The other is that adjacent units all have to fight each other: there’s no ganging up on a single victim if it has supporting counters close by, and no passing up a combat just because the odds are unfavourable. This makes every movement phase where you’re in striking distance of the enemy a maze of thorns as you desperately try to plan around the eventualities and buy a slight advantage, and it means the game punishes mistakes with extreme severity. It also seems appropriately Napleonic, since it would seem difficult to coordinate the monolithic formations of the time with a light enough touch to avoid engaging nearby enemy.
There are other small touches of period flavour, such as the ability of cavalry to counterattack or withdraw before being assaulted by infantry and a lovely no take-backs rule that’s designed to mimic the not infrequent blunders of command and control that plagued the age of rifles. Each scenario also has a small deck of event cards related to the way the battle unfolded. But on the whole, and perhaps appropriately for a game at the one counter per division scale, there’s not a lot beyond the scenarios that make it feel historically Napoleonic.
And annoyingly, having built such a wonderful framework for them, it’s the scenarios themselves which are the weakest link. They just don’t seem to have quite enough valid strategic options to explore and regrettably the most famous battle, Waterloo, is the worst offender in this regard. I guess it’s the same old problem of insufficient variety that so plagues other small wargames. But thankfully the tactical nuances in Fading Glory are sufficient to make up for slightly staid strategy.
The remaining two scenarios are set in Russia, the historical Borodino and the alternative history Smolensk. All of them follow a slightly unusual pattern of allowing several turns of pre-battle maneuvering and buildup before forces get close enough to actually clash. And when they do come to blow, all hell can break lose as the dice mercilessly crush your tactical options. It’s not so much the combat mechanics that are responsible for this. They correctly reward the use of overwhelming force, and crowding enemy units before combat. Rather it’s the big morale adjustments you get when you manage to break a unit. But as a commander, you feel largely in control and the sudden swings of fortune add considerably to the thrills and charm. The small number of pieces mean there are relatively few dice rolls, but almost every one feels crucial to success.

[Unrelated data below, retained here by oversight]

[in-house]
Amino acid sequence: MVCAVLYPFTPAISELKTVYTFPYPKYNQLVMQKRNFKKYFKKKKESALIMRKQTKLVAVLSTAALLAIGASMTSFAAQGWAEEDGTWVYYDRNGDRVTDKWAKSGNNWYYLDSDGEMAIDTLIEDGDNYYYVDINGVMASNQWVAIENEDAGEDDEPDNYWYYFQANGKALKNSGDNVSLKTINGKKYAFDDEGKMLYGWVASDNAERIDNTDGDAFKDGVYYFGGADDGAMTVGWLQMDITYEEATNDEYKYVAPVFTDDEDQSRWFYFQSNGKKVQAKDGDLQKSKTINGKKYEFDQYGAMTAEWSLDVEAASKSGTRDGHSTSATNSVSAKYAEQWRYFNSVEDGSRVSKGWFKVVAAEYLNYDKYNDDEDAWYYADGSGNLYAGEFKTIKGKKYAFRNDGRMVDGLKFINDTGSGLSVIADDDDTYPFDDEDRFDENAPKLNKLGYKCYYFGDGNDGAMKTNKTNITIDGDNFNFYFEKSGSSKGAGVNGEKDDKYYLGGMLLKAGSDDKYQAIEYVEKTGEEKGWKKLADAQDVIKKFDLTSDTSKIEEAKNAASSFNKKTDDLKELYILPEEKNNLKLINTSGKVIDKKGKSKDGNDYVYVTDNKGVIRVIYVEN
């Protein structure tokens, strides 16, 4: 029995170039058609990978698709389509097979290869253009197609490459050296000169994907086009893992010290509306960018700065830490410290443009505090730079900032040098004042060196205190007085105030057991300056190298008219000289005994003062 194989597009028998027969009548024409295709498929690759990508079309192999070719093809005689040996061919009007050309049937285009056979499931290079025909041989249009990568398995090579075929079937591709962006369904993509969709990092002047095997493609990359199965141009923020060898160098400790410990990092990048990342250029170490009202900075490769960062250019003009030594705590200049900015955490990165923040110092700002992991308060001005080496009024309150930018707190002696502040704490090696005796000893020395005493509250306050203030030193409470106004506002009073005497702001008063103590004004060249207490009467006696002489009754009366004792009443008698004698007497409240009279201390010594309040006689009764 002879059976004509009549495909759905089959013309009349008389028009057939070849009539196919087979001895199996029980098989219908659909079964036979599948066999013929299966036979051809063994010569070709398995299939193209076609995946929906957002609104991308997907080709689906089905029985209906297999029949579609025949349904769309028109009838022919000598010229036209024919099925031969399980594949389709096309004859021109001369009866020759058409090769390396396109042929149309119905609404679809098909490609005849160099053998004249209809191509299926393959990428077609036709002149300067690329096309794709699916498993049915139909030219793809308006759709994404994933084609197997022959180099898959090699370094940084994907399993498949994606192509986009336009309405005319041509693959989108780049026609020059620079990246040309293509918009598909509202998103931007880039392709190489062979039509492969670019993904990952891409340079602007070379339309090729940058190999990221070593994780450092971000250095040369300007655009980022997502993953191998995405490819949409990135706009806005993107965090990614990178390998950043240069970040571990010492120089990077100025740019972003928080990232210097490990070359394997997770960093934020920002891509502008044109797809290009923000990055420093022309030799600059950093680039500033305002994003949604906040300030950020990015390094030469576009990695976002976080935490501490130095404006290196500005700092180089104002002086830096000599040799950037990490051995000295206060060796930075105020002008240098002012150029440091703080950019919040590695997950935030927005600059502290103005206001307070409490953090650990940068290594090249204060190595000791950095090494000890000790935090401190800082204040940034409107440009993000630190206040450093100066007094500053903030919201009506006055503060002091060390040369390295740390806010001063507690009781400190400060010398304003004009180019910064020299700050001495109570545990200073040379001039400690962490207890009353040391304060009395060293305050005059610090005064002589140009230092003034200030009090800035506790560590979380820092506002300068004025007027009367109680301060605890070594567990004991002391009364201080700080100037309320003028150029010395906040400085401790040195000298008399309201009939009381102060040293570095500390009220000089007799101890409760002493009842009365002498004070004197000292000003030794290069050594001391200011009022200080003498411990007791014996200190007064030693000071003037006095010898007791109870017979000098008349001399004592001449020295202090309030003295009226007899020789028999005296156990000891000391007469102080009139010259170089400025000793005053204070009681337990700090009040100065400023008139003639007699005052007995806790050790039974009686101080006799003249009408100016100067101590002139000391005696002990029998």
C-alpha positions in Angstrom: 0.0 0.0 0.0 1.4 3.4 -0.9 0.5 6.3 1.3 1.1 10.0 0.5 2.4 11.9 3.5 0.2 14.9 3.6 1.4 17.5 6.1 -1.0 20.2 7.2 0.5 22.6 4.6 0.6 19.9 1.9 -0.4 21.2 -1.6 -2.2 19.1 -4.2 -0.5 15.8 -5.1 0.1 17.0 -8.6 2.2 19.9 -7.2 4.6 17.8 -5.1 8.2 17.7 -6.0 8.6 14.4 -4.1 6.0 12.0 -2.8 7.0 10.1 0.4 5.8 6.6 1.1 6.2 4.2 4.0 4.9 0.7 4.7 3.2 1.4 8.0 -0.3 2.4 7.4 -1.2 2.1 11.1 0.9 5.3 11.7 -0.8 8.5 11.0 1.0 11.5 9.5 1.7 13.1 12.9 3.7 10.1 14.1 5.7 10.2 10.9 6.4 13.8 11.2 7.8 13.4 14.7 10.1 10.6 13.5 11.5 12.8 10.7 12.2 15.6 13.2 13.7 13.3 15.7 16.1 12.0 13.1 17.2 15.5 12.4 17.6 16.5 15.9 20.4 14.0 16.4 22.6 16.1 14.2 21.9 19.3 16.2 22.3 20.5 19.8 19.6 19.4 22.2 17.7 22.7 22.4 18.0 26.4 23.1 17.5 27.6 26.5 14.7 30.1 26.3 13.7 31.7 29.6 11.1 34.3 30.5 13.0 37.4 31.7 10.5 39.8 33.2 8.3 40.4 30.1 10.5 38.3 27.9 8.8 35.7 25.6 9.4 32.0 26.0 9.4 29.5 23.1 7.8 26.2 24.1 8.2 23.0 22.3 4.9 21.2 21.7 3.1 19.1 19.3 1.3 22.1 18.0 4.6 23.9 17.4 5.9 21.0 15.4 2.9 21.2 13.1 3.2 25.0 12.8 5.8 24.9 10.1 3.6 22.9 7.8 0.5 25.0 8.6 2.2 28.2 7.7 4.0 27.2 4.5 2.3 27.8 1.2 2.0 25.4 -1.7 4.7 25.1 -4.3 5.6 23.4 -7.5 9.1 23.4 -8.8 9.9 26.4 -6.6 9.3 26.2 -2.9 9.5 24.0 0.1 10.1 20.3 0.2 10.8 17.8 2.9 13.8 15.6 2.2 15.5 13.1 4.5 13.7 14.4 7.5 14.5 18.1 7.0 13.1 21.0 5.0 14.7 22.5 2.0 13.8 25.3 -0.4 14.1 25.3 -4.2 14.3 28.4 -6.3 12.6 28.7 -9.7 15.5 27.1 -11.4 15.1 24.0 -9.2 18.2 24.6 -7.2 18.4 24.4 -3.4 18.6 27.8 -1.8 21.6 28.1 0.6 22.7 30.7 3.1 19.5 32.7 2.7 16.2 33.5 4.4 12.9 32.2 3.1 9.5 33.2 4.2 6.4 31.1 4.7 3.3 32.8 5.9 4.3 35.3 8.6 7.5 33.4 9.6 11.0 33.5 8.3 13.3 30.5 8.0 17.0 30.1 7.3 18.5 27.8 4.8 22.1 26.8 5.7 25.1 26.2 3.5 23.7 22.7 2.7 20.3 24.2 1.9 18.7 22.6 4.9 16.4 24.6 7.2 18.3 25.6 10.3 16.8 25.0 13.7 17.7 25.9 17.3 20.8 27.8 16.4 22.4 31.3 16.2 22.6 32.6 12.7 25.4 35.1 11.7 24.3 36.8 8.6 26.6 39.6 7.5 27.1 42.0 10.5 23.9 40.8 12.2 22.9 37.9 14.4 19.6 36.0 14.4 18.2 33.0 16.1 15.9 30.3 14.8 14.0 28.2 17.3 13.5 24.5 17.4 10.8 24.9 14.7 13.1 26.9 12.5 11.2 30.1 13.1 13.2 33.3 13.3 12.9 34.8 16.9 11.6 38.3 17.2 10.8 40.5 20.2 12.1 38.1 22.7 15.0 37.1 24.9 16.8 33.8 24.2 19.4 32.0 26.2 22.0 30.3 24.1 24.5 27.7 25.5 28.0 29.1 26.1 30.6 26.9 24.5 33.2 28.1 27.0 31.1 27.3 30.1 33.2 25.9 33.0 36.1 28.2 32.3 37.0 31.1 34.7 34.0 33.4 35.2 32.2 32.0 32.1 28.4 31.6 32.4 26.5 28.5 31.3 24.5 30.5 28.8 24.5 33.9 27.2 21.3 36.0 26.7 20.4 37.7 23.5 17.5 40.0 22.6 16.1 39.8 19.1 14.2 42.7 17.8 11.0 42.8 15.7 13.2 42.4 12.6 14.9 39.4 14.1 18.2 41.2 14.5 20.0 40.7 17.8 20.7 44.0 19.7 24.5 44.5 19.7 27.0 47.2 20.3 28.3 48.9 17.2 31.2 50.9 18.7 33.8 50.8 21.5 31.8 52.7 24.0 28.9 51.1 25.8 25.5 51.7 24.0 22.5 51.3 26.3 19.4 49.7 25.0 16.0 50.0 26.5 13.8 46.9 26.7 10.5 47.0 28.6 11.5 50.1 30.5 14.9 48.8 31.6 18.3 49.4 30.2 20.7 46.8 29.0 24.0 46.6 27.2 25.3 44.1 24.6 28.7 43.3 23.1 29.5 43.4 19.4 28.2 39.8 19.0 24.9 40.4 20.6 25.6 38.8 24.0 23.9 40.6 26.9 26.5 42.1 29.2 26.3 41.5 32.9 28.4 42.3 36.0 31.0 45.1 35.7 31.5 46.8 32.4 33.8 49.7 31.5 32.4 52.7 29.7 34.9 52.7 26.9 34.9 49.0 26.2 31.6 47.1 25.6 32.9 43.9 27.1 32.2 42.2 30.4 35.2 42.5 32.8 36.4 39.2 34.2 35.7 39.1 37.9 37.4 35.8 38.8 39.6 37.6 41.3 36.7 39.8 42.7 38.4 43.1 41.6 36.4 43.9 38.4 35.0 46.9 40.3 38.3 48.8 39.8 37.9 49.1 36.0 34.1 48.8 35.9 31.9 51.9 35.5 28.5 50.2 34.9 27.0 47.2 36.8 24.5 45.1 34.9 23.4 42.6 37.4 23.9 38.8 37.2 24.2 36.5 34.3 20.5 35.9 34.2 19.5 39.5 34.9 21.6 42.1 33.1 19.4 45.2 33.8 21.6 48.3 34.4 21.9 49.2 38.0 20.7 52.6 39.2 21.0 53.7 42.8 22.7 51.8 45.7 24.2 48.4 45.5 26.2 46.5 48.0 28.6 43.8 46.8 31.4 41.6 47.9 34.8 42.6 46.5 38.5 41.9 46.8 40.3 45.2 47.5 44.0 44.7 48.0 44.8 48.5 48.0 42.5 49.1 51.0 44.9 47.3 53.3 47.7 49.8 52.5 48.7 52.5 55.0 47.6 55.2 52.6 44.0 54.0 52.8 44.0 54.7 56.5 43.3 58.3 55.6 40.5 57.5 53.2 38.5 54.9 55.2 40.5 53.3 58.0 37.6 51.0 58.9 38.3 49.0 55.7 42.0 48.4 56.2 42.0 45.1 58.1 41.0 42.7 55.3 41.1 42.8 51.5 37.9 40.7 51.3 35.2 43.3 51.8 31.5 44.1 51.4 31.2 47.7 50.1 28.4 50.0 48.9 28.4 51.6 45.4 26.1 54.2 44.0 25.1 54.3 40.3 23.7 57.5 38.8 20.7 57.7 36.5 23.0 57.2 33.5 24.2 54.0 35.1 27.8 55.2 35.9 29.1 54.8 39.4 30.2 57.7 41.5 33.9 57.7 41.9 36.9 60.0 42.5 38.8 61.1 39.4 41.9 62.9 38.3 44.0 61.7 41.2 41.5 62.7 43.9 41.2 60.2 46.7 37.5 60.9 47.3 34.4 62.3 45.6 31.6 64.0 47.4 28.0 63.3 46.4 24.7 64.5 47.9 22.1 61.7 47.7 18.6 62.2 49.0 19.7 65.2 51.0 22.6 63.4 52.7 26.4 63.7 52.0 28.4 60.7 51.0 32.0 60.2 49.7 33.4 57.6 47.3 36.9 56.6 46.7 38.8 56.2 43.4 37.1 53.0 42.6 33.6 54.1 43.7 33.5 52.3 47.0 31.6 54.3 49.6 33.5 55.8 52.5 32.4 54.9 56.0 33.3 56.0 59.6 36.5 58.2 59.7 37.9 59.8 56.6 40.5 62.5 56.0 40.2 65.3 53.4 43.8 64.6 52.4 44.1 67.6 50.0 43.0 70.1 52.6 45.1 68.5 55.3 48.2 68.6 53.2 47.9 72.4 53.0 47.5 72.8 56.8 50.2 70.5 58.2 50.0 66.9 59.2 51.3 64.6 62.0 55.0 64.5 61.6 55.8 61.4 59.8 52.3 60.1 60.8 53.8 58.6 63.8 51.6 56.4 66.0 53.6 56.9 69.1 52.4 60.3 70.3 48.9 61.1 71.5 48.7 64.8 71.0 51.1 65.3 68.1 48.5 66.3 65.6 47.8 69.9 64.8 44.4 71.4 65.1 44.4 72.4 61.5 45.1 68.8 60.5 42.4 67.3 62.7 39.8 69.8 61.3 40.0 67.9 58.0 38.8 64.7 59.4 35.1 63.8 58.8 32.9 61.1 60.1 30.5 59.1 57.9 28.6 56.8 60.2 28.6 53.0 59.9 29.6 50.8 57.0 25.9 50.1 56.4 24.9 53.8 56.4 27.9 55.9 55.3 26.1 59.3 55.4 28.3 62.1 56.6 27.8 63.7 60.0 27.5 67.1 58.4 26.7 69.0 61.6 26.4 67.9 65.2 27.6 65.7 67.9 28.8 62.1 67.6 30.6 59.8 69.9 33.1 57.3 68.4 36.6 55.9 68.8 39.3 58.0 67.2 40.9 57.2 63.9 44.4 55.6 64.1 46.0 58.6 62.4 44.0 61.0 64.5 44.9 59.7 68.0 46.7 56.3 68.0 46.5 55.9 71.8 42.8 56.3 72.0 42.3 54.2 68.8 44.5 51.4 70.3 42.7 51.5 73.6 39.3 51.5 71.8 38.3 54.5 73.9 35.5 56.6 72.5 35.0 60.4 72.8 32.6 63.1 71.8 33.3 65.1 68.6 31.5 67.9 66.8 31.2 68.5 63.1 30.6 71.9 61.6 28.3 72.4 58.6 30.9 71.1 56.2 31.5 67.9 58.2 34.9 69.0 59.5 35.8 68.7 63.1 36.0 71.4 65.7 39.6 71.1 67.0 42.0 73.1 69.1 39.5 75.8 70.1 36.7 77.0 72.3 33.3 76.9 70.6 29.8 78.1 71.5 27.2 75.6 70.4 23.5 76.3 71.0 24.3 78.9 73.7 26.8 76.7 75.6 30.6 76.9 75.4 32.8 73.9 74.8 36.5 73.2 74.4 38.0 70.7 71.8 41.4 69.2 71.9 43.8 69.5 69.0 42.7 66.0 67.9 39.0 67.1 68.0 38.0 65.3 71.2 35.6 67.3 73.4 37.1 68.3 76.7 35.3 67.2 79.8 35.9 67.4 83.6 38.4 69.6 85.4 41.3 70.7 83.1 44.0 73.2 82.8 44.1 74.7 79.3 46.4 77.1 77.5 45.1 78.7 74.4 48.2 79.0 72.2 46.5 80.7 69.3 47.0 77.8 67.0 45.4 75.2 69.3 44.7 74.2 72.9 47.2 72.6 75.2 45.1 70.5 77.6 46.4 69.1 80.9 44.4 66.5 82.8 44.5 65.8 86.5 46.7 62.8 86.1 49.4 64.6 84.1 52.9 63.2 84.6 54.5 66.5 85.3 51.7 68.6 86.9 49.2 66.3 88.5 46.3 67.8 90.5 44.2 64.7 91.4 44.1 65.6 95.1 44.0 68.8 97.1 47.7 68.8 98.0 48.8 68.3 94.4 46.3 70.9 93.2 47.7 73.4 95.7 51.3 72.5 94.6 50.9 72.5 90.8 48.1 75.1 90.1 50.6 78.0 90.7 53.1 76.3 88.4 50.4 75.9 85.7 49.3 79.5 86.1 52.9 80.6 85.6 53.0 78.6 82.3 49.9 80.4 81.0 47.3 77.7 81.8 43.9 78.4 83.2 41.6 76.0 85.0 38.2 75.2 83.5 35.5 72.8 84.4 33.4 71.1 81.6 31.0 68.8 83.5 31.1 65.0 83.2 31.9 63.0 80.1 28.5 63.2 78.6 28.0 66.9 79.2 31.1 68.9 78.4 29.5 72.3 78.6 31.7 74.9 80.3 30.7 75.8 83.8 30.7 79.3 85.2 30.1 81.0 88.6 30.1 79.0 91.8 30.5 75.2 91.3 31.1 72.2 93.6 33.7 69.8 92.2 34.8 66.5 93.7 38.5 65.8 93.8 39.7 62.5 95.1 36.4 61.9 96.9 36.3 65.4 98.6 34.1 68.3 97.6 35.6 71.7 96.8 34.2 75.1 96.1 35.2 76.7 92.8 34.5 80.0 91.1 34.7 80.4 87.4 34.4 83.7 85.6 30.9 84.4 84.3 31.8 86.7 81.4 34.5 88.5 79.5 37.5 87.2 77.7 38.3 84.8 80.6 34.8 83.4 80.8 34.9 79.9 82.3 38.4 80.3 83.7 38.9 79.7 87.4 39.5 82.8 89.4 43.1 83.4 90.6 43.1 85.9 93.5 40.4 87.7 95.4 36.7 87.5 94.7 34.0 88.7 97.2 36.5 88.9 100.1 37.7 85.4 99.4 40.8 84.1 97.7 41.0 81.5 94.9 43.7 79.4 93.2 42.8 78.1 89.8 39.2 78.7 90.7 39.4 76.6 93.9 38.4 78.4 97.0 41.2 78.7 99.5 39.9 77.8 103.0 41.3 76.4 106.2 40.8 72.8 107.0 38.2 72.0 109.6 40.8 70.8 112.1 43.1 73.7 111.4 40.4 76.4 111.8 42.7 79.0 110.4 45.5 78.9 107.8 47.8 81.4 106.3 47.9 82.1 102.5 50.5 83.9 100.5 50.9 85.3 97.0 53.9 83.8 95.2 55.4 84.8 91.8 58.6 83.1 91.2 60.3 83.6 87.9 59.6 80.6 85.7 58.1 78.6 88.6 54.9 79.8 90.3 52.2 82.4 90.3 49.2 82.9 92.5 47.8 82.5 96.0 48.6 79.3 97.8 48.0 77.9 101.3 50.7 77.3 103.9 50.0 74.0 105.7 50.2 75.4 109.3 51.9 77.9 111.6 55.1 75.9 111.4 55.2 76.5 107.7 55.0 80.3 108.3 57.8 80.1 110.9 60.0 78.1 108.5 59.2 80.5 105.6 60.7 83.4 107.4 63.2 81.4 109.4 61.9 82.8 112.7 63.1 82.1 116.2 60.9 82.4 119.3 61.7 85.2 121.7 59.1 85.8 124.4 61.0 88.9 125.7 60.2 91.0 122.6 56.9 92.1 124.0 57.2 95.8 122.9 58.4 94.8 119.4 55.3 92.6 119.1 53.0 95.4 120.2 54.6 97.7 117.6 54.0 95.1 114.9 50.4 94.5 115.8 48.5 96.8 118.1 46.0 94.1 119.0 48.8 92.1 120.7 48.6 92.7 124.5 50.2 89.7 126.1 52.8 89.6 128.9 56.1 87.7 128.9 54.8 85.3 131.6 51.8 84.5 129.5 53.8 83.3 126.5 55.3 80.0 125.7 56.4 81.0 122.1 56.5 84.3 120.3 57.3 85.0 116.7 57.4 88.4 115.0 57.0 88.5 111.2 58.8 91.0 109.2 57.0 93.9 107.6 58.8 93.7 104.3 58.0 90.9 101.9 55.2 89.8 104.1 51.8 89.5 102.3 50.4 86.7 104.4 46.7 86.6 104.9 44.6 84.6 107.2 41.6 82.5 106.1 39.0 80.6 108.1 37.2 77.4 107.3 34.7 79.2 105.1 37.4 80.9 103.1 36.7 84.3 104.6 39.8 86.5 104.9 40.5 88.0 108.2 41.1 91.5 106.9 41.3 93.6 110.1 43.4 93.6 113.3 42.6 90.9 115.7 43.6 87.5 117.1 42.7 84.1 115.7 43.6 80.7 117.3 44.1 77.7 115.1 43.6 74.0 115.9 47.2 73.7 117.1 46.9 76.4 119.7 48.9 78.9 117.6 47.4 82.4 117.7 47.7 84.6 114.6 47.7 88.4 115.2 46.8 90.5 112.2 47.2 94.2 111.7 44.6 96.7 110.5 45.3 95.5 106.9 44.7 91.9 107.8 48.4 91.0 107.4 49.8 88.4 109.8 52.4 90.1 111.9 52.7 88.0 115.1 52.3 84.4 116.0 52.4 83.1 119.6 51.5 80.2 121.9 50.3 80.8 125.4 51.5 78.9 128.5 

It’s unfortunate that the game made such a mess of presenting the rules, else we’d have had a strong contender for the best-ever introductory wargames on our hands. As it stands we’ve got a fascinating game which utilizes creative tweaks to a tried and tested formula and wraps it in a manageable package that should give seasoned gamers of any stripe hours of pleasure. The martial glory of Wellington and Napoleon might be on the wane, but on this evidence their gaming stock is as strong as ever.